Media Center.................................................................................................. 147
When it’s TV time..................................................................................... 150
Playing your favorite tunes..................................................................... 153
Playing your movies on DVD .................................................................. 154
Viewing your preferred photos and videos .......................................... 154
Windows DVD Maker .................................................................................... 155
Windows Media Player ................................................................................. 157
Using the Windows Media Player in Library view ............................... 159
Ripping and burning CDs ........................................................................ 161
Synching up with a portable MP3 player .............................................. 162
Part 7: Accessories .............................................165
Calculator ....................................................................................................... 166
Command Prompt ......................................................................................... 167
Notepad .......................................................................................................... 168
Paint ................................................................................................................ 169
Run .................................................................................................................. 170
Snipping Tool ................................................................................................. 171
Sound Recorder ............................................................................................. 172
Sticky Notes ................................................................................................... 173
WordPad......................................................................................................... 174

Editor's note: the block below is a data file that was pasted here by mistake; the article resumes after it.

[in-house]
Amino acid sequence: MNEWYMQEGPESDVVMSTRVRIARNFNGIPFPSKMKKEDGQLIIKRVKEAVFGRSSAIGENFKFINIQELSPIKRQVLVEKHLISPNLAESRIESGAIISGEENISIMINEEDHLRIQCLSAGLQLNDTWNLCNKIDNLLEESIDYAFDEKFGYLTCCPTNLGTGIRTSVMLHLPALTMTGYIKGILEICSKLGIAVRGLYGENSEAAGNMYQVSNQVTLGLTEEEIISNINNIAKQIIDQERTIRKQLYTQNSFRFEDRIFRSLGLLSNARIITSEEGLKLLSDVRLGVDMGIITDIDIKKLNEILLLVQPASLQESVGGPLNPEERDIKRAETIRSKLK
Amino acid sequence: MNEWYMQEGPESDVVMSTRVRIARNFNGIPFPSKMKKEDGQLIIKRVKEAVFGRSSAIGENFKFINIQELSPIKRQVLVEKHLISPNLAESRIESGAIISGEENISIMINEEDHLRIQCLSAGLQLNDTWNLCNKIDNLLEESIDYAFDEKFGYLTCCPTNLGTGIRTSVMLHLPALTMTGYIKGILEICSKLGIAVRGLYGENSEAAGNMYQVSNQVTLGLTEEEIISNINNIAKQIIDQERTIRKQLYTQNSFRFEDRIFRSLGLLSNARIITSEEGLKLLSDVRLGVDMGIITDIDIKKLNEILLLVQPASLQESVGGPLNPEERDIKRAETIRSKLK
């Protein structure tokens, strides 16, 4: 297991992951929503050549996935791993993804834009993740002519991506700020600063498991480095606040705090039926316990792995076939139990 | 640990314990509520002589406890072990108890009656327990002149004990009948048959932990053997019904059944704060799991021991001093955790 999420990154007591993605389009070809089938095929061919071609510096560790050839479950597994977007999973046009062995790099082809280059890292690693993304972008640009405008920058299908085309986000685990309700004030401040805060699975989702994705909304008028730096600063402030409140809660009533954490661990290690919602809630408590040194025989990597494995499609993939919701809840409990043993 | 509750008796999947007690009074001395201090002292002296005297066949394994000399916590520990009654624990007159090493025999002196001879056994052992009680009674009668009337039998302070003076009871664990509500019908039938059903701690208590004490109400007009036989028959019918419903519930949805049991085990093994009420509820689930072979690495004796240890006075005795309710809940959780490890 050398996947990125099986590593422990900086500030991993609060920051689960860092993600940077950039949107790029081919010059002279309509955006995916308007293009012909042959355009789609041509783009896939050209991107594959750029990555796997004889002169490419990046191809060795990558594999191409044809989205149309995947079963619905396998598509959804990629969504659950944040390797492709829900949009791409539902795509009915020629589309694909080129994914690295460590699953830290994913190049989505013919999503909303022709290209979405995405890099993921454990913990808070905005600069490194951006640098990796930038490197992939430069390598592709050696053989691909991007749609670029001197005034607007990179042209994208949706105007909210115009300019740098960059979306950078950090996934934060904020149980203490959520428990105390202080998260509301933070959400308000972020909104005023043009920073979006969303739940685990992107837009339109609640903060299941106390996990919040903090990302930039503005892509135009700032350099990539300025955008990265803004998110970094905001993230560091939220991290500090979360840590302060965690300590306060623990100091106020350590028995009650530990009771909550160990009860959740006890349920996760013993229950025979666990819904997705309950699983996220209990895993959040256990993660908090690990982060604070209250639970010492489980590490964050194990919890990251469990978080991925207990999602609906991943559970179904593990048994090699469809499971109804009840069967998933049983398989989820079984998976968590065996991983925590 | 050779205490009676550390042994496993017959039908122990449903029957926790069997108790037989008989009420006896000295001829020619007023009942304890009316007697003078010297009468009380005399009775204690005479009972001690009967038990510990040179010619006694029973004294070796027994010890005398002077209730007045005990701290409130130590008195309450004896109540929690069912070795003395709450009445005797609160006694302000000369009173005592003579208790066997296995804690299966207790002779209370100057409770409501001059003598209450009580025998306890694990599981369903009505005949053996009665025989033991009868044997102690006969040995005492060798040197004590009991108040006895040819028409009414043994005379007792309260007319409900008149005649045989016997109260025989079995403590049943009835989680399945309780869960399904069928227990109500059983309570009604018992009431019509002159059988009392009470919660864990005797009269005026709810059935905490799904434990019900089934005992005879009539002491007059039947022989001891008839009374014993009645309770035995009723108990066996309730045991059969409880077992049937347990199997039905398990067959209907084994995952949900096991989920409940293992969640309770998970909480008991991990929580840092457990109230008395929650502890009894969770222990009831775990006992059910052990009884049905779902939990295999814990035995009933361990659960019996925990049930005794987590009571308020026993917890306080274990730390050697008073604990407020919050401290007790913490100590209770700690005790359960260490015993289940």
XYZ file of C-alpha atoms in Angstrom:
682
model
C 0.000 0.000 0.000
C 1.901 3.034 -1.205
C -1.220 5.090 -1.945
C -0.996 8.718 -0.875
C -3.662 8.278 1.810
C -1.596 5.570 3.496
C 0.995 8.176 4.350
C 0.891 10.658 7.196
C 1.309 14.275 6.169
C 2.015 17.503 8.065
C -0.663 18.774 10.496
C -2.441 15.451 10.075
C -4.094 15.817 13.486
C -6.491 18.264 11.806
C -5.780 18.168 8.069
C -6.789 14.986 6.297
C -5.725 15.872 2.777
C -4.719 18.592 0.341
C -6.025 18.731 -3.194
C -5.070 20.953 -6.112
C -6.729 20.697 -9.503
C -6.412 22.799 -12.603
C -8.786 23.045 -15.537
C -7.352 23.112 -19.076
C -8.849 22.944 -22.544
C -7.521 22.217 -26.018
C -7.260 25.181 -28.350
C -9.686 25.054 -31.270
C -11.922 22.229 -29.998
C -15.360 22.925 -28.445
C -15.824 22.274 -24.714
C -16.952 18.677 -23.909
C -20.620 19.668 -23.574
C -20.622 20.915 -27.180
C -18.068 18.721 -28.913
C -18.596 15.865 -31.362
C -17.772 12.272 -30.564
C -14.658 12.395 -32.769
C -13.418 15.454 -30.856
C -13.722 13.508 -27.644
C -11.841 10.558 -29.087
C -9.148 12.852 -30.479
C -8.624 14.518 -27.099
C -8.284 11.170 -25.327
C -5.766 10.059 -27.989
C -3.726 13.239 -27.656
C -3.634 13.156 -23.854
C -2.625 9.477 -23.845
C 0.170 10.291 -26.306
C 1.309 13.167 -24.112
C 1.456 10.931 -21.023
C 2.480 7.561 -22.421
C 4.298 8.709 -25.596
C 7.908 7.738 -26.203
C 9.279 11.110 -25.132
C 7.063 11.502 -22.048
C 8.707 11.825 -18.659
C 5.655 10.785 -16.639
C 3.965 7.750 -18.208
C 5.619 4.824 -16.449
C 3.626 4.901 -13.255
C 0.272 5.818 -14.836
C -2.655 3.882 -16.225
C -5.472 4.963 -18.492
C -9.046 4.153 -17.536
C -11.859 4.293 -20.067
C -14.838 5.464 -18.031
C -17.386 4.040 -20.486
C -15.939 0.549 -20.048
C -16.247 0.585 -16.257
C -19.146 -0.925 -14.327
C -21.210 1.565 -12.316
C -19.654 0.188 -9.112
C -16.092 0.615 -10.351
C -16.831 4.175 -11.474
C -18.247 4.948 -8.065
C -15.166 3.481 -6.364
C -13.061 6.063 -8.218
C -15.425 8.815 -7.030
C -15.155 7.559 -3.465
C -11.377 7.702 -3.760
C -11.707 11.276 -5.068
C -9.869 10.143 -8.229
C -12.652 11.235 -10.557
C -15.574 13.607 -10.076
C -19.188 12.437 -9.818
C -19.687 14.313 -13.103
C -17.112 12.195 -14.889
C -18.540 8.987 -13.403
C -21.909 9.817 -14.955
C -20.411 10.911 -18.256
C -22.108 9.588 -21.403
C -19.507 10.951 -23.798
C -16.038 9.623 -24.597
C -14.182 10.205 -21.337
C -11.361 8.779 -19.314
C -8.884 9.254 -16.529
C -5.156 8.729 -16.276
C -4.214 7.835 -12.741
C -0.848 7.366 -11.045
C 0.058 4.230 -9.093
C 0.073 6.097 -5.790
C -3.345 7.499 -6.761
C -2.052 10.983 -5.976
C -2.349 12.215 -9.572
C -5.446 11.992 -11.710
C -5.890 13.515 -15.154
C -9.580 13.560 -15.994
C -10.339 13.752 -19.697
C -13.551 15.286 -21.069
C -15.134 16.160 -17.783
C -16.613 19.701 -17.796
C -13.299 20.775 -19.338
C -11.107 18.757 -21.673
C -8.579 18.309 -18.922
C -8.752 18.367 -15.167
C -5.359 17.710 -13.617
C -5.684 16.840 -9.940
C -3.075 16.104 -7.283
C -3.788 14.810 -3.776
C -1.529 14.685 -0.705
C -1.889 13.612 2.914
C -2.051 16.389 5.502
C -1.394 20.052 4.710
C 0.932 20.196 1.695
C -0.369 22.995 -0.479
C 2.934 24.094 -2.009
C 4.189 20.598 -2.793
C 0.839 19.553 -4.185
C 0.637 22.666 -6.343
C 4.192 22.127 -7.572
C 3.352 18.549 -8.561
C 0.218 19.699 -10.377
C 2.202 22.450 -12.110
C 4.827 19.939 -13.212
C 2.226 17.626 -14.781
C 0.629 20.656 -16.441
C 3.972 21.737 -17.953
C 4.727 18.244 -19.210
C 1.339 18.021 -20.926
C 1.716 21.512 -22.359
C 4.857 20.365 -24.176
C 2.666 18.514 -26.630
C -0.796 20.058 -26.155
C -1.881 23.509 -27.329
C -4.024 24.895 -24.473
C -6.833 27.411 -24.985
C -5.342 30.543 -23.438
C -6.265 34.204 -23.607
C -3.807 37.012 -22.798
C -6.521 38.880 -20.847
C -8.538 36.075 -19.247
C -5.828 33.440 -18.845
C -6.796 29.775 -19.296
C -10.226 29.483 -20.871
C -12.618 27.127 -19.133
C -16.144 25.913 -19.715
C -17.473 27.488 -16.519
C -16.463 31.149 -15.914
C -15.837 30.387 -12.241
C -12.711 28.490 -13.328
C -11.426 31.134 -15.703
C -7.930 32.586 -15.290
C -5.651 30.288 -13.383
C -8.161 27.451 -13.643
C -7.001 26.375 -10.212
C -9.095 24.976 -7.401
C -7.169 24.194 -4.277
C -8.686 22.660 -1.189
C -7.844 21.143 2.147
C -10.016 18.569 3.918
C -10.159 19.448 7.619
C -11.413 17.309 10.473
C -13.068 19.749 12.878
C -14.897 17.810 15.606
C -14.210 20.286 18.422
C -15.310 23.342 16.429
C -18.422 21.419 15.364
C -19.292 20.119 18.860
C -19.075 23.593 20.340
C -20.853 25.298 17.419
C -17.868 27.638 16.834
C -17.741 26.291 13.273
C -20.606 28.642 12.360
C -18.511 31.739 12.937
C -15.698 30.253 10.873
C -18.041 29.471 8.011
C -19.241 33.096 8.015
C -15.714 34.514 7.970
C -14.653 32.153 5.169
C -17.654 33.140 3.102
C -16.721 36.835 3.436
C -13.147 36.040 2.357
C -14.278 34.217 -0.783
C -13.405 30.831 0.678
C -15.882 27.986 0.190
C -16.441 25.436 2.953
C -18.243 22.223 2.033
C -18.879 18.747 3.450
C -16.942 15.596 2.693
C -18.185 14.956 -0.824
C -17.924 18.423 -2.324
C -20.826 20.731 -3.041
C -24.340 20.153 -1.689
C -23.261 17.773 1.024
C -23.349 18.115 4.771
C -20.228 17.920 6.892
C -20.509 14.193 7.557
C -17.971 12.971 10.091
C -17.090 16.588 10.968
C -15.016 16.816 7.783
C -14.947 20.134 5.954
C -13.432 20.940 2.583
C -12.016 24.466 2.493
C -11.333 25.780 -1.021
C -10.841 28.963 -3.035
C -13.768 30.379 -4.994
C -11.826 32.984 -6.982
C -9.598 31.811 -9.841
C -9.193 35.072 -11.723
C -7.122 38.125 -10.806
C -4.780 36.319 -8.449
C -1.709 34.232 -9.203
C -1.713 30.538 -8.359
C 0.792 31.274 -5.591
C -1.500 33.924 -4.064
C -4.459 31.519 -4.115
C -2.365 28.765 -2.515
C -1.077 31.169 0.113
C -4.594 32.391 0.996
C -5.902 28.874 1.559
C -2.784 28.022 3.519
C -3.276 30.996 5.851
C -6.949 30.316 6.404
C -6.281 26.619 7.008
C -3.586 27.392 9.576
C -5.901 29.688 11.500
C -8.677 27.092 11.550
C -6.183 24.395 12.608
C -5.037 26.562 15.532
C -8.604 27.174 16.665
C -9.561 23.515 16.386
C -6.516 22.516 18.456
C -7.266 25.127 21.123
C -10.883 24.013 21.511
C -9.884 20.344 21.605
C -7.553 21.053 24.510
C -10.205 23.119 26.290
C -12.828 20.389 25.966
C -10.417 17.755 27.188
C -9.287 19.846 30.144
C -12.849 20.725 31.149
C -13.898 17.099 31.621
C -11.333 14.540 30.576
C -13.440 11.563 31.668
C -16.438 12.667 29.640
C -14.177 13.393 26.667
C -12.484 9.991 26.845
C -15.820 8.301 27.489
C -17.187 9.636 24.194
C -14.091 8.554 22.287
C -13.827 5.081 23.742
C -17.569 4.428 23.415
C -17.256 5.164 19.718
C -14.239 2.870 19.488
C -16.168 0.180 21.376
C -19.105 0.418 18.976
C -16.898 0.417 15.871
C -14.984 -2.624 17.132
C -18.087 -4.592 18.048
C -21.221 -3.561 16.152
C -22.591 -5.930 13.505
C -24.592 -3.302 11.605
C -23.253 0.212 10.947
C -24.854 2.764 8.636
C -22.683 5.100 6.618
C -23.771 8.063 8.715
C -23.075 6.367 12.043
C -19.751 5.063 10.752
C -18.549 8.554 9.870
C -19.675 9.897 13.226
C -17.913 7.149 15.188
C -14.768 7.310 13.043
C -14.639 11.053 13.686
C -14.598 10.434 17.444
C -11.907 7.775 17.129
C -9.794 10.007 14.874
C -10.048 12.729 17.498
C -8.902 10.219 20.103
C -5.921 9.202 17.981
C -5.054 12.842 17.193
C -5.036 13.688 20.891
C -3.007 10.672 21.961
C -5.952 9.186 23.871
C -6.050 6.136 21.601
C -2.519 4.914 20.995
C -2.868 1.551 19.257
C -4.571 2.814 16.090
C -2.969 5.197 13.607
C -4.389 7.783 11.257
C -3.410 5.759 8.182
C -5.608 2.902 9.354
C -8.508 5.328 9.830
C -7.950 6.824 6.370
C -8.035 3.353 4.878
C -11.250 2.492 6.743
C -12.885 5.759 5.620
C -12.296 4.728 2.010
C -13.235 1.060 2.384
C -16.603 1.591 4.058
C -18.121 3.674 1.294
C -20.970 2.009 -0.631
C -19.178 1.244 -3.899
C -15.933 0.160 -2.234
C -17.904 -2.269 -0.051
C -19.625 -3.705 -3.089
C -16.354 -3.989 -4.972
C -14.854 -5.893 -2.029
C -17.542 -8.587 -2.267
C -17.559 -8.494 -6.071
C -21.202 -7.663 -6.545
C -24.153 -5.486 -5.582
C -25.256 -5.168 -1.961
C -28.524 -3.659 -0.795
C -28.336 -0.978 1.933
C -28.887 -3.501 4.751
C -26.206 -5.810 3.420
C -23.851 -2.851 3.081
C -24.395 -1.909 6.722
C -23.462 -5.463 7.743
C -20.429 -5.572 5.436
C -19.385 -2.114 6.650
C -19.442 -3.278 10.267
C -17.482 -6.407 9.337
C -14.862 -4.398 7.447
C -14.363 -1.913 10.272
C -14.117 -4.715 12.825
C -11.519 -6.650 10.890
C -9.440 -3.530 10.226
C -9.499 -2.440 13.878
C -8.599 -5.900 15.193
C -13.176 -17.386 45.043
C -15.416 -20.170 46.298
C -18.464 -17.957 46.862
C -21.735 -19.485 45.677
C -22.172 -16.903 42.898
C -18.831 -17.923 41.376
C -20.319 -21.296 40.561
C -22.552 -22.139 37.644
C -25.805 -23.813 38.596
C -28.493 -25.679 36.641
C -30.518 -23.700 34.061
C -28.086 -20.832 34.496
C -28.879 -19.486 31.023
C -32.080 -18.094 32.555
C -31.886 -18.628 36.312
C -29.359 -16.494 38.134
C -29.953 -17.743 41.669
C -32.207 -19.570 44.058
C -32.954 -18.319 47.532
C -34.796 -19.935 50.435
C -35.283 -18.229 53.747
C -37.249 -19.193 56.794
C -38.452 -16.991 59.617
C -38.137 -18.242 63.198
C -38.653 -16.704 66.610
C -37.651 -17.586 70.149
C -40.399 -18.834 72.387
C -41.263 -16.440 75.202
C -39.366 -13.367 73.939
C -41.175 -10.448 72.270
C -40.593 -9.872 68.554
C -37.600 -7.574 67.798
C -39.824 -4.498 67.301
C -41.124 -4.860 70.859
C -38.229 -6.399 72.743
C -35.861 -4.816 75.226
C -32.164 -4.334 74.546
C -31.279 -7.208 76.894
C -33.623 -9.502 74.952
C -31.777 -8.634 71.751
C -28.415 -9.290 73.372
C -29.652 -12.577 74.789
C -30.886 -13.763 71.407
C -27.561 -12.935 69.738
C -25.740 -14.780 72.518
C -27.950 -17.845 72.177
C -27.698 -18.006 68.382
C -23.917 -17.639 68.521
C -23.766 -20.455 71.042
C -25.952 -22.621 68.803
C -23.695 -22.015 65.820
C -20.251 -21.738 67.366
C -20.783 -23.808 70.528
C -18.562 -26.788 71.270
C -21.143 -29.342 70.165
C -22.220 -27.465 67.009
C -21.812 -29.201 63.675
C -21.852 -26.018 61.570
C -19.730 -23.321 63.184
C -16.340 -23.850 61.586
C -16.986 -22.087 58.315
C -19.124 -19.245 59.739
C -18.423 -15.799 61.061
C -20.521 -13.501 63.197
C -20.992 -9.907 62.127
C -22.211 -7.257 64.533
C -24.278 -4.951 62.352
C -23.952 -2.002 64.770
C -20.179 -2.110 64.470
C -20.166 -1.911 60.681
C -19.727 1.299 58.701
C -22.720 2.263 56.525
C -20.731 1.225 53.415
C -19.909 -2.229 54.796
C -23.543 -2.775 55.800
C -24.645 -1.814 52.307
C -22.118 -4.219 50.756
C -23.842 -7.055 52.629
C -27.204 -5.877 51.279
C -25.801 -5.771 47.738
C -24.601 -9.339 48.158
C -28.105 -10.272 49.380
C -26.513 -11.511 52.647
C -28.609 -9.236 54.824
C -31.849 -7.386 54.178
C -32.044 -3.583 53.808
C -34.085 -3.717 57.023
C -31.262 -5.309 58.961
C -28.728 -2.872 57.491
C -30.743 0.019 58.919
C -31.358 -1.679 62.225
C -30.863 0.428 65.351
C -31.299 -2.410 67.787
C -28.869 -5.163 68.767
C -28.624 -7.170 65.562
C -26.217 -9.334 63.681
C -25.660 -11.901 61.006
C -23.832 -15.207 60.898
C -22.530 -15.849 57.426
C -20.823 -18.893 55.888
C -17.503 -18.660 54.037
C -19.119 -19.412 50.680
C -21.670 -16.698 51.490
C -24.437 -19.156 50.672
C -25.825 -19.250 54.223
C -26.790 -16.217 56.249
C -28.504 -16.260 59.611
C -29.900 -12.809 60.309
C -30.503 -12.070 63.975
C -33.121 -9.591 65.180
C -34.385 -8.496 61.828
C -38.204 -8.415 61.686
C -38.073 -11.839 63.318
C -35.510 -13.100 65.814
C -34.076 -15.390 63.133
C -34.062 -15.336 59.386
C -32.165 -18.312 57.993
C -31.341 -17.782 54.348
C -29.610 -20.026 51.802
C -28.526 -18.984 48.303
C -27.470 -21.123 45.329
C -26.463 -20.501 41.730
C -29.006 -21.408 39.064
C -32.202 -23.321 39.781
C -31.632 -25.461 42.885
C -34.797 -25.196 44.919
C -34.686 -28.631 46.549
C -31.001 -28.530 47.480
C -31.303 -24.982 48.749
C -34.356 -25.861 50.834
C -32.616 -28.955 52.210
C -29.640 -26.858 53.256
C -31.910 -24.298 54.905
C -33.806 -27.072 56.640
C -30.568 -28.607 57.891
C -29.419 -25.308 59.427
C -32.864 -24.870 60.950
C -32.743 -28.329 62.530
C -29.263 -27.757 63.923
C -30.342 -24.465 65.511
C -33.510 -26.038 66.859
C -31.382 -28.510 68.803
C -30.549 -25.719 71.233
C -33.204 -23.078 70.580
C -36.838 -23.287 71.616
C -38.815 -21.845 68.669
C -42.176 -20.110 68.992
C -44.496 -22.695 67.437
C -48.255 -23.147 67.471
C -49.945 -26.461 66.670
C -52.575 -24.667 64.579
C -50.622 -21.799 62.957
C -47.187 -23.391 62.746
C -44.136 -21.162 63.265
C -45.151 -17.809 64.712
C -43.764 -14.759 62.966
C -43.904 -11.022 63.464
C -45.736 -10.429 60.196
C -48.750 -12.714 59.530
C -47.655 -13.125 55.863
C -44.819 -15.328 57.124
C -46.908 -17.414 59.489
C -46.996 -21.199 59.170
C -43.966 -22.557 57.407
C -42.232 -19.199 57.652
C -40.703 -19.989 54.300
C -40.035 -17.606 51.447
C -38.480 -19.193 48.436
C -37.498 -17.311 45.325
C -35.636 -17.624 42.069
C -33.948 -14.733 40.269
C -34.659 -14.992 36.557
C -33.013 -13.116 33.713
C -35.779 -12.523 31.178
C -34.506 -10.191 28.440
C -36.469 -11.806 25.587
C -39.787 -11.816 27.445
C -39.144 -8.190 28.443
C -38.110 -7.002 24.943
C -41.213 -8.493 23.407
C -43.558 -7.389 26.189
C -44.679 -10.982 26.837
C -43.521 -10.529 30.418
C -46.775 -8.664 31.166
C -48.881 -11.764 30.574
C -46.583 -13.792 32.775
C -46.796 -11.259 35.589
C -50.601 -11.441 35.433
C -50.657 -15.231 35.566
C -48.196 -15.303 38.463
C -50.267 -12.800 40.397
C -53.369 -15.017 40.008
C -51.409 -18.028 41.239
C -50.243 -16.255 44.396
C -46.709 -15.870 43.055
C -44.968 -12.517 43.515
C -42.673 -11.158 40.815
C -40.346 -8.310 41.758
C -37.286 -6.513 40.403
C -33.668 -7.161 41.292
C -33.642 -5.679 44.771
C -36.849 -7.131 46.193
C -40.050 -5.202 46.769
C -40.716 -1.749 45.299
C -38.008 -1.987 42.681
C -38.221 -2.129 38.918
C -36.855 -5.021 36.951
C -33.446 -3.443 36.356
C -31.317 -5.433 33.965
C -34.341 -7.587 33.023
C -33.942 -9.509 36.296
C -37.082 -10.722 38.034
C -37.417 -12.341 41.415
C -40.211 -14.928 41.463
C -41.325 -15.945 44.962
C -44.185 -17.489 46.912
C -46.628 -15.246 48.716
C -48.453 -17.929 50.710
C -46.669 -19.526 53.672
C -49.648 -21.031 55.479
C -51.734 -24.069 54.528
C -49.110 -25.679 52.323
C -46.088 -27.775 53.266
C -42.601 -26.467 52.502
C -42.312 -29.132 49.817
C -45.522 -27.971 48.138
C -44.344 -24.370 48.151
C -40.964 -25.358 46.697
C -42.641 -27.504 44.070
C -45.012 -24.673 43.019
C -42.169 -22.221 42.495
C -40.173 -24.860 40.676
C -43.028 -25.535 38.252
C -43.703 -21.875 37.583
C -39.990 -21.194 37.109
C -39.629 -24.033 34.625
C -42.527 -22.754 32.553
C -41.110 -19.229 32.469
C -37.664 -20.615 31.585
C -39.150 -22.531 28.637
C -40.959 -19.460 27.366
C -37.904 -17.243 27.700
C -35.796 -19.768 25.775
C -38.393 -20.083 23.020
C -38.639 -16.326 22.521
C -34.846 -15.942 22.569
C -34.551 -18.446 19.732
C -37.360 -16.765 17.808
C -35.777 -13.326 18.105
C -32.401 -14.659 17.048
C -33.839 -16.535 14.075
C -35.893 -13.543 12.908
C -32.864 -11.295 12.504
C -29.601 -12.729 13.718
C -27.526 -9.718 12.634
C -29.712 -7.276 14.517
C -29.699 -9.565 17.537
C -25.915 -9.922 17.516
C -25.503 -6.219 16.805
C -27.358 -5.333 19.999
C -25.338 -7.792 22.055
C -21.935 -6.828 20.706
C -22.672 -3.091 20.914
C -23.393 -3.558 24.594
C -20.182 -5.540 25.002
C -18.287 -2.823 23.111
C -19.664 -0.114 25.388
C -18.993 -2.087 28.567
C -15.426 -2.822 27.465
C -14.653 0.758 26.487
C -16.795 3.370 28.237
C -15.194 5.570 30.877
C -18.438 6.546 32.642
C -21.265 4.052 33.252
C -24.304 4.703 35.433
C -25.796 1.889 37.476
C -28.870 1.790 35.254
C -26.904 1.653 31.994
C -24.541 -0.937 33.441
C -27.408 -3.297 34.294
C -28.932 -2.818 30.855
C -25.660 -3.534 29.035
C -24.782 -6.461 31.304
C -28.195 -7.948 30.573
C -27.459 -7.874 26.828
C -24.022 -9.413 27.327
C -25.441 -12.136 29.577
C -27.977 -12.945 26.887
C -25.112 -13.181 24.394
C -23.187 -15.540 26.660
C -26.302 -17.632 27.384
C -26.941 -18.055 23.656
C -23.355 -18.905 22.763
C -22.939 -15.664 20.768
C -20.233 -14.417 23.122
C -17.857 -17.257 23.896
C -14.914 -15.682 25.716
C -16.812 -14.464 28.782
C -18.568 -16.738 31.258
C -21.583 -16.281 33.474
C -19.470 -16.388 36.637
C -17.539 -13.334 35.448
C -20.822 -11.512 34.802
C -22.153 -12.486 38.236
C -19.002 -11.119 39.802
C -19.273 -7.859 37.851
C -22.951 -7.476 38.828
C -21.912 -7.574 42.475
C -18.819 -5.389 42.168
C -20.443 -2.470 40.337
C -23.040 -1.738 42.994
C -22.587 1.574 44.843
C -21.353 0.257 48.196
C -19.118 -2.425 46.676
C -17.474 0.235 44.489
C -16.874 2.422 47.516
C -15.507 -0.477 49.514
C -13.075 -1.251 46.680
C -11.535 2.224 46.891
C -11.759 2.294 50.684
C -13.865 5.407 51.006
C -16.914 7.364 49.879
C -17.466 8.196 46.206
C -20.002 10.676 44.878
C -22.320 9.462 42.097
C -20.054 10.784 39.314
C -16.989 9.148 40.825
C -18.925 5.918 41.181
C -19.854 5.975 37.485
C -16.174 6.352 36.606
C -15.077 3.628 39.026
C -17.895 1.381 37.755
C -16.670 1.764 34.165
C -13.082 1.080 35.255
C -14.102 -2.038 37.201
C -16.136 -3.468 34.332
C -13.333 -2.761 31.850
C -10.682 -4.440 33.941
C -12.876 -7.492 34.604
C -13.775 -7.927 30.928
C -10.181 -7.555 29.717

02_489611-ftoc.indd xi
8/10/09 7:18 PM
xii
Windows 7 For Dummies Quick Reference
Part 8: Windows Live Essentials ..........................177
Mail ................................................................................................................. 178
Creating a new e-mail account ............................................................... 179
Composing and sending messages ........................................................ 180
Adding recipients to the Contact List ................................................... 181
Reading e-mail .......................................................................................... 183
Organizing e-mail ..................................................................................... 186
Deleting e-mail .......................................................................................... 187
Messenger ...................................................................................................... 187
Customizing Windows Live Messenger ................................................. 189
Adding contacts to Windows Live Messenger ..................................... 189
Instant messaging with Windows Live Messenger .............................. 190
Movie Maker .................................................................................................. 191
Importing still and video clips into your movie ................................... 192
Arranging the clips in your movie ......................................................... 193
Adjusting the duration of your clips ..................................................... 193
Adding special effects to clips................................................................ 194
Adding transitions ................................................................................... 194
Adding text to a movie clip ..................................................................... 194
Publishing the final movie ...................................................................... 195
Photo Gallery ................................................................................................. 196
Appendix: Windows Logo Key Shortcuts ...............199
Index..................................................................201
02_489611-ftoc.indd xii
8/10/09 7:18 PM
Part 1
The Windows 7
User Experience
When fully utilized, the Windows 7 desktop, as shown in the following figure,